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What type of villain are you creating? There are several types, and we are going to take a few days to explore these feats of villainy.

This post will be about the slippery villain. This villain is like a fish that you just can’t keep your hands on. He’s a villain by circumstance, and it only makes you hate him more.

How is this villain constructed? He’s usually not very confident in his own abilities. He wants to be respected, but he has done nothing worthy of respect. He demands to be honored, but he’s lived a life of dishonor.

There are no leadership qualities about him, but through a series of scenarios, he was able to gain power. His boldness comes from his power, not from his heart. A good example of this type of villain is from The Girl With the Dragon Tattoo. The guy who makes Lisabeth do sexual favors for him in exchange for money is just awful.

Let’s consider how to construct this type of villain.

Instead of making a weasel, give the villain some situations to weasel his way through. Think about some circumstances that this villain might have faced. In these scenarios, make him flee these situations ignobly.

Maybe he betrays his friends, or maybe he steals from the people who have been generous to him. Perhaps he cheats when he gambles, and he fakes like he’s drunk to get women to sleep with him.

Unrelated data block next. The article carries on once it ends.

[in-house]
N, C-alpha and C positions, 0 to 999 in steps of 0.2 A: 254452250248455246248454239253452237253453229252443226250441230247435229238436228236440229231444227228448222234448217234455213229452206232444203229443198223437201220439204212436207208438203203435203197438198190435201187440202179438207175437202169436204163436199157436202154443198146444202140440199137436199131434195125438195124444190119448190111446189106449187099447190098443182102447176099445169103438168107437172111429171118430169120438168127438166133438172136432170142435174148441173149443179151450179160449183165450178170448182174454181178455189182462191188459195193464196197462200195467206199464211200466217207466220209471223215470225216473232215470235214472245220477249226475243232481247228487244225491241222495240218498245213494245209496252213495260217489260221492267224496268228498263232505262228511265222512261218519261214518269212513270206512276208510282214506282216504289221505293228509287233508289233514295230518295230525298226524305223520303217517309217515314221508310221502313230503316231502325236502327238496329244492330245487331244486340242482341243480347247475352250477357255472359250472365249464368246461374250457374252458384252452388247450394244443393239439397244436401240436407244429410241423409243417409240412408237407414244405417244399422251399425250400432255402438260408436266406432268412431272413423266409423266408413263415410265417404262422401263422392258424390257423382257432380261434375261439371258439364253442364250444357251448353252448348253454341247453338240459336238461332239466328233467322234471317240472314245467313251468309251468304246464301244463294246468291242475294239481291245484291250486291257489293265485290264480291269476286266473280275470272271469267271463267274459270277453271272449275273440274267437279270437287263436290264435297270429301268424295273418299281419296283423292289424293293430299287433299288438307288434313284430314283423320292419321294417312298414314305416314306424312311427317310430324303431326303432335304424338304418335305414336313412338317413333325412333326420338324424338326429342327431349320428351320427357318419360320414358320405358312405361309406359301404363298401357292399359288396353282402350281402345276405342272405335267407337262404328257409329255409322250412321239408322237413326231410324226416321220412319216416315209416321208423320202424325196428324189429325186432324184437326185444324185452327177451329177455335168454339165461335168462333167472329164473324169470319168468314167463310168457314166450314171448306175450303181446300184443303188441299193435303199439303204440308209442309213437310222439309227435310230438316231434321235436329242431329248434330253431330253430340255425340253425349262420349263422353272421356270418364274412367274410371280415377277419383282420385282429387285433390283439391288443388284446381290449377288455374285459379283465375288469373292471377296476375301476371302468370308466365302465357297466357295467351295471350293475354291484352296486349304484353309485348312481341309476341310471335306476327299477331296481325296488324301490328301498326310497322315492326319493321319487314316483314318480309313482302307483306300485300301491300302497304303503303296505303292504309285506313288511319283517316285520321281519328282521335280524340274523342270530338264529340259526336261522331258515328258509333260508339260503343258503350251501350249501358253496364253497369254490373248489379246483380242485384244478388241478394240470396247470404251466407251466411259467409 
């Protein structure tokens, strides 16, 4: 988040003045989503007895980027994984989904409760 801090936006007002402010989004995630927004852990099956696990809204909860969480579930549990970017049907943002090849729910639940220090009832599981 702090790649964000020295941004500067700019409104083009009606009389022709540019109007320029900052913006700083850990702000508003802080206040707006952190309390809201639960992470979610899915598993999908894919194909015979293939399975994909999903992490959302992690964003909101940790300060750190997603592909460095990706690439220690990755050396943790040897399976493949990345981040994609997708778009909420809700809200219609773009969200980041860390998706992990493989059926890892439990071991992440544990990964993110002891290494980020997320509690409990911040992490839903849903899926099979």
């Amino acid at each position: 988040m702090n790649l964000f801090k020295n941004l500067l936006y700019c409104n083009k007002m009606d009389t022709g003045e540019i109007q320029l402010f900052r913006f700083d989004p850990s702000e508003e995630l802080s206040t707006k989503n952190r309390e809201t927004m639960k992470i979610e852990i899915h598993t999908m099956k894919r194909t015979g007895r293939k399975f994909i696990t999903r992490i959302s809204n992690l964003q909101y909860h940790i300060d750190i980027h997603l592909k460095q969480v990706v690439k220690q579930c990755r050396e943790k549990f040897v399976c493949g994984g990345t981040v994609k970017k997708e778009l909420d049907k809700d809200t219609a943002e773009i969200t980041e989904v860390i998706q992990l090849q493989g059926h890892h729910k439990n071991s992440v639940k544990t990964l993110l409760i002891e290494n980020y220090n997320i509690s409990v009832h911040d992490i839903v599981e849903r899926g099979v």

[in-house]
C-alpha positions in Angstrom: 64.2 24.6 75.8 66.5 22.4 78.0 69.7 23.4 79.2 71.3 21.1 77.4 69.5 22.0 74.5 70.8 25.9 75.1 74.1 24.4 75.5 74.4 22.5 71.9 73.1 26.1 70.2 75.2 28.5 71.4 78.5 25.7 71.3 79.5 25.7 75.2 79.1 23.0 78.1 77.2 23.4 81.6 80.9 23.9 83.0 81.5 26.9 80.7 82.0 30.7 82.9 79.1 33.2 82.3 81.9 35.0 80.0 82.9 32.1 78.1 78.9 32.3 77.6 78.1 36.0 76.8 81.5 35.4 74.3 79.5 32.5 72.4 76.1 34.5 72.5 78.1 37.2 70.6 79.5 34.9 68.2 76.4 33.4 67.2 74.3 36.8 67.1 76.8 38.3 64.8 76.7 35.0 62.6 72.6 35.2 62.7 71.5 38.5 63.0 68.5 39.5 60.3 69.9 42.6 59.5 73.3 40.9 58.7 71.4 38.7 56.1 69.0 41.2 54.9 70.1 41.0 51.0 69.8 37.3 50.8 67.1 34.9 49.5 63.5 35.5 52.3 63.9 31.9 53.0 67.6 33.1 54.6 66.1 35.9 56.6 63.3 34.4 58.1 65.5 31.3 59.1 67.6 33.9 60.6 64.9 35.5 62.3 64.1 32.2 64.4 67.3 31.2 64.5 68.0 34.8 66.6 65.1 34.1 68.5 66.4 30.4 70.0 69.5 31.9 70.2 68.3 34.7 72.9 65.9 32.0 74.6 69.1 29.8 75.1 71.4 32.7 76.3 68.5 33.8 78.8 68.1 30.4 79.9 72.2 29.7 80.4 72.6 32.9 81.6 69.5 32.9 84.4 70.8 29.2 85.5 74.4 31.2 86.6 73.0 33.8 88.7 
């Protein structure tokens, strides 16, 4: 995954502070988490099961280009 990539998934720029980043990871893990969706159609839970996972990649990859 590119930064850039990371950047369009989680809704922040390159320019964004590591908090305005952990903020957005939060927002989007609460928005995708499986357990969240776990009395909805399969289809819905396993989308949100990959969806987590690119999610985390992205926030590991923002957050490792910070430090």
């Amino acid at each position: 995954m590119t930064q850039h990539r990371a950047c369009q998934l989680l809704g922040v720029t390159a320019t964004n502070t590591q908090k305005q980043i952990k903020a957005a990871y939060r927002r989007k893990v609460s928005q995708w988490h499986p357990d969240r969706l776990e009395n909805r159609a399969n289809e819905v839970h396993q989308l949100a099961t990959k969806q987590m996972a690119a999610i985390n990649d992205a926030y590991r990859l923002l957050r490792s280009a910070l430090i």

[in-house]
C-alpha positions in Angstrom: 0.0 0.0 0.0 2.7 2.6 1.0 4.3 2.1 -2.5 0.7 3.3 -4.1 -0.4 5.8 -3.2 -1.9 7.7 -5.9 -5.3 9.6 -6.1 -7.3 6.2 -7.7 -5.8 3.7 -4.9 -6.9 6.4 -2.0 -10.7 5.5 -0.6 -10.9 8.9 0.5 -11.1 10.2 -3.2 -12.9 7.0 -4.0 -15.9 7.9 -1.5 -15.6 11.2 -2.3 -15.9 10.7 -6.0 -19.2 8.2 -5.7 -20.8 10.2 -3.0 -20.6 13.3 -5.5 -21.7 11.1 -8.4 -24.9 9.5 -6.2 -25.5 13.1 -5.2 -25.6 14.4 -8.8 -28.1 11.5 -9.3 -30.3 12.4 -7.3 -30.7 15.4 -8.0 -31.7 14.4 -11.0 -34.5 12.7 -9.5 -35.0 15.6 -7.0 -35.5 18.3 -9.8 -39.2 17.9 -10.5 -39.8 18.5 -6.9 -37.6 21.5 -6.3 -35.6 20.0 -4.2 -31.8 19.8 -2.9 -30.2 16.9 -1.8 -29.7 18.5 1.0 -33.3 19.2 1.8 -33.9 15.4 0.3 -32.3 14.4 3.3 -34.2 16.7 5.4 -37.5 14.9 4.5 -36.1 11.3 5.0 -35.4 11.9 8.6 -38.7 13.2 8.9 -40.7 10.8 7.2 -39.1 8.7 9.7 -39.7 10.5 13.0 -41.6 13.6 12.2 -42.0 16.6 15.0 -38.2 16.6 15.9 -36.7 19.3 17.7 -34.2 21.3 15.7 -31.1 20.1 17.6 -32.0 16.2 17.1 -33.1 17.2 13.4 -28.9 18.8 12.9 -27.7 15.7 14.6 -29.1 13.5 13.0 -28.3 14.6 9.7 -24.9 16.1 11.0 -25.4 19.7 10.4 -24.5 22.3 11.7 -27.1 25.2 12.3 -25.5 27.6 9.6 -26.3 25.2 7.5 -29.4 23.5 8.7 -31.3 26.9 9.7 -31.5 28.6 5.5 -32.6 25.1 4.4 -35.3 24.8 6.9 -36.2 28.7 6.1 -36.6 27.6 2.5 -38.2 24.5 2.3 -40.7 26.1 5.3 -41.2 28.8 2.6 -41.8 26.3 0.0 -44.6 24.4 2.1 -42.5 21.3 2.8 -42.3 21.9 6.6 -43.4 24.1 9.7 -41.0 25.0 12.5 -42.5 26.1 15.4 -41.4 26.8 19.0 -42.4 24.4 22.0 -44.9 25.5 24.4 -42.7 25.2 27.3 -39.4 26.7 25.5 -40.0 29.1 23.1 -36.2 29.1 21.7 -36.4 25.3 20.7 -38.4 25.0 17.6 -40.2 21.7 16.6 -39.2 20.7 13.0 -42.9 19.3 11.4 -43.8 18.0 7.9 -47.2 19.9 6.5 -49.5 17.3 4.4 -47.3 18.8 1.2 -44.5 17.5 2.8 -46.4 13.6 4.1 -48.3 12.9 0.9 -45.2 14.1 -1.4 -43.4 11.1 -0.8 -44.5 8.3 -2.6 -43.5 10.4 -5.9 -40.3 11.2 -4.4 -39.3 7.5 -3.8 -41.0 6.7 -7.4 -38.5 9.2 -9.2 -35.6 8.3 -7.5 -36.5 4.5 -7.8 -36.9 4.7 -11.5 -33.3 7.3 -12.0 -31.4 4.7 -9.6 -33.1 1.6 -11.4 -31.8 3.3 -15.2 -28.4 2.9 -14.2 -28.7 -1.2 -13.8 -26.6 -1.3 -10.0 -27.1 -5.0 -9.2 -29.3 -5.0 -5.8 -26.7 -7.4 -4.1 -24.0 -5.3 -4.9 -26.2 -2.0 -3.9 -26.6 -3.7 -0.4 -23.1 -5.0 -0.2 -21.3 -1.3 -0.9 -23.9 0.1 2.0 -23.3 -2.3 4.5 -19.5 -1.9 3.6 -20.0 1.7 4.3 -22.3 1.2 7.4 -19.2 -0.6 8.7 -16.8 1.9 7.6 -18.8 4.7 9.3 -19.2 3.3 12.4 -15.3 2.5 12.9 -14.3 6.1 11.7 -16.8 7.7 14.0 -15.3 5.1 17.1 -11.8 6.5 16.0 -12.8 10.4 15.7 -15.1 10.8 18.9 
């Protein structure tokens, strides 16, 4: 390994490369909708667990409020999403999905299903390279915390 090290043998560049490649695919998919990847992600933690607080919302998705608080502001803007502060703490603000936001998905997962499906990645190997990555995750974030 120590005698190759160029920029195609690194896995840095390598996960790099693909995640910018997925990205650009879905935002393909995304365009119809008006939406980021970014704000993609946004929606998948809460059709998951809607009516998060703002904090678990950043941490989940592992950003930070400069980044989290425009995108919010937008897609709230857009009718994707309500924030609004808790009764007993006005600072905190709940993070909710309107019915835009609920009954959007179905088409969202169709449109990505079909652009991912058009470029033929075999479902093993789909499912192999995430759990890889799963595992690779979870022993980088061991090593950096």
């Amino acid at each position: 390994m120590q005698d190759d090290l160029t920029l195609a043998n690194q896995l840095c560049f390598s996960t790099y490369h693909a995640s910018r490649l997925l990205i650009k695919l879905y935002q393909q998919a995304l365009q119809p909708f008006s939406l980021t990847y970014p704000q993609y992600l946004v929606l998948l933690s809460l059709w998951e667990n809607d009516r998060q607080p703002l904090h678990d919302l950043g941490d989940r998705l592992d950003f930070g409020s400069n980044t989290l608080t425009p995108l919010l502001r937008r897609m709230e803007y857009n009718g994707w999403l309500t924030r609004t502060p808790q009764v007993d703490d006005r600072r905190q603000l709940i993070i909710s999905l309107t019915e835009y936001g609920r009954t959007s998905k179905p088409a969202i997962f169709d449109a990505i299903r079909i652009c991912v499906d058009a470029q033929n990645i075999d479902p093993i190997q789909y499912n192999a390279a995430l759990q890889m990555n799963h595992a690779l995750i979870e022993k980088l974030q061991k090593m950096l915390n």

Give him a drive for power or affluence. His passion can be subtle, but when an opportunity for advancement crosses his path, he chomps at it like a rabid pit-bull. Allow his weaseling to put him in situations where he gains power.

Perhaps he’s a weasel in high school. Let it be that he finds a way to rig the ballot so that he gets elected as president of the school.

Slippery villains should be villains that you don’t like seeing. Every time that the reader reads his name, the reader should know that there’s nothing but trouble brewing. Make this villain’s interactions annoying, but not clumsy.

Be intentional about your interactions with this villain. He still cannot get away with making dumb, uncharacteristic decisions.

Think of your novel. Is this the type villain that could benefit your story? If so, then having your main defeat this character is not as simple as a knife in the neck. No. Death is too noble for this kind of antag. It must be something dishonorable. Maybe someone he trusted betrays him.

Slippery villains can be fun to write because of how much hatred the reader will typically have towards this kind of character.

4 thoughts on “SLIPPERY WHEN WET

  1. mariathermann

    It’s the type of villain one of my favourite British actors, Timothy Spall, has always portrayed with perfection…he did it again as Peter the rat at Hogwarts.

    1. William Stadler Post author

      I agree, Maria. These villains just make you want to strangle them, but something about them is appealing also. They’re just slippery!

  2. Pingback: SLIPPERY CIRCUMSTANCES | Fresh Ink

  3. Pingback: SLIPPERY CIRCUMSTANCES « Stadler Style

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